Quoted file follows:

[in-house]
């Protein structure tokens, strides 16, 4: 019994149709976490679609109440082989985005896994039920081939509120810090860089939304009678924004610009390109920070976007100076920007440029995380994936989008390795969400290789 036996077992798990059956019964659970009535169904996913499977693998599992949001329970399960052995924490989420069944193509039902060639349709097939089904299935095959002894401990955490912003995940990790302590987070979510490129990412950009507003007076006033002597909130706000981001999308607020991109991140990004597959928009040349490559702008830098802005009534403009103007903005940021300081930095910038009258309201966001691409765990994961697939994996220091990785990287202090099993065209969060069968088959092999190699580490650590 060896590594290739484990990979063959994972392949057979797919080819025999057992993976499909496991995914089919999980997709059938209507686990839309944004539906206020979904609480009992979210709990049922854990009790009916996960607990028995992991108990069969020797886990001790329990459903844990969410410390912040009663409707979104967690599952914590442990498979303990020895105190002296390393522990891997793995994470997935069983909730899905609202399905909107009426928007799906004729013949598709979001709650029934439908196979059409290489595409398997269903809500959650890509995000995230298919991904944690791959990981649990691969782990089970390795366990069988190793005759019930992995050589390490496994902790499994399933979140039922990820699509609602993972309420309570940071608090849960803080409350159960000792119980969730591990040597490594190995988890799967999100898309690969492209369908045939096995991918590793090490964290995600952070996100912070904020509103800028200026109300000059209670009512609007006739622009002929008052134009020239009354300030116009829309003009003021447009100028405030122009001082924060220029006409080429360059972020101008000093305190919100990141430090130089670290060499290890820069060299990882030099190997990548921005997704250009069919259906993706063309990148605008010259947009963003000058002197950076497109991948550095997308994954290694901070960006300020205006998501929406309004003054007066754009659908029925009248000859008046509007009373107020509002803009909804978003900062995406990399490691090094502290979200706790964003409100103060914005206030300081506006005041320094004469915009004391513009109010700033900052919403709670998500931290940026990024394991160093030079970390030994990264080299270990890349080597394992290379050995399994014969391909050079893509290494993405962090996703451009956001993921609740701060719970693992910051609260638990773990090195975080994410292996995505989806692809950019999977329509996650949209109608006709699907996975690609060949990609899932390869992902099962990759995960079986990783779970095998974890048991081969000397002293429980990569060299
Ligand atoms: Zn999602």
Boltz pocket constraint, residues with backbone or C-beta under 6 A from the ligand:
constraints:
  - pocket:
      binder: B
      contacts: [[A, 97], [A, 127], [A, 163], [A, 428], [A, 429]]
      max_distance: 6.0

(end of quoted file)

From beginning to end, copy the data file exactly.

[in-house]
């Protein structure tokens, strides 16, 4: 019994149709976490679609109440082989985005896994039920081939509120810090860089939304009678924004610009390109920070976007100076920007440029995380994936989008390795969400290789 036996077992798990059956019964659970009535169904996913499977693998599992949001329970399960052995924490989420069944193509039902060639349709097939089904299935095959002894401990955490912003995940990790302590987070979510490129990412950009507003007076006033002597909130706000981001999308607020991109991140990004597959928009040349490559702008830098802005009534403009103007903005940021300081930095910038009258309201966001691409765990994961697939994996220091990785990287202090099993065209969060069968088959092999190699580490650590 060896590594290739484990990979063959994972392949057979797919080819025999057992993976499909496991995914089919999980997709059938209507686990839309944004539906206020979904609480009992979210709990049922854990009790009916996960607990028995992991108990069969020797886990001790329990459903844990969410410390912040009663409707979104967690599952914590442990498979303990020895105190002296390393522990891997793995994470997935069983909730899905609202399905909107009426928007799906004729013949598709979001709650029934439908196979059409290489595409398997269903809500959650890509995000995230298919991904944690791959990981649990691969782990089970390795366990069988190793005759019930992995050589390490496994902790499994399933979140039922990820699509609602993972309420309570940071608090849960803080409350159960000792119980969730591990040597490594190995988890799967999100898309690969492209369908045939096995991918590793090490964290995600952070996100912070904020509103800028200026109300000059209670009512609007006739622009002929008052134009020239009354300030116009829309003009003021447009100028405030122009001082924060220029006409080429360059972020101008000093305190919100990141430090130089670290060499290890820069060299990882030099190997990548921005997704250009069919259906993706063309990148605008010259947009963003000058002197950076497109991948550095997308994954290694901070960006300020205006998501929406309004003054007066754009659908029925009248000859008046509007009373107020509002803009909804978003900062995406990399490691090094502290979200706790964003409100103060914005206030300081506006005041320094004469915009004391513009109010700033900052919403709670998500931290940026990024394991160093030079970390030994990264080299270990890349080597394992290379050995399994014969391909050079893509290494993405962090996703451009956001993921609740701060719970693992910051609260638990773990090195975080994410292996995505989806692809950019999977329509996650949209109608006709699907996975690609060949990609899932390869992902099962990759995960079986990783779970095998974890048991081969000397002293429980990569060299
Ligand atoms: Zn999602």
Boltz pocket constraint, residues with backbone or C-beta under 6 A from the ligand:
constraints:
  - pocket:
      binder: B
      contacts: [[A, 97], [A, 127], [A, 163], [A, 428], [A, 429]]
      max_distance: 6.0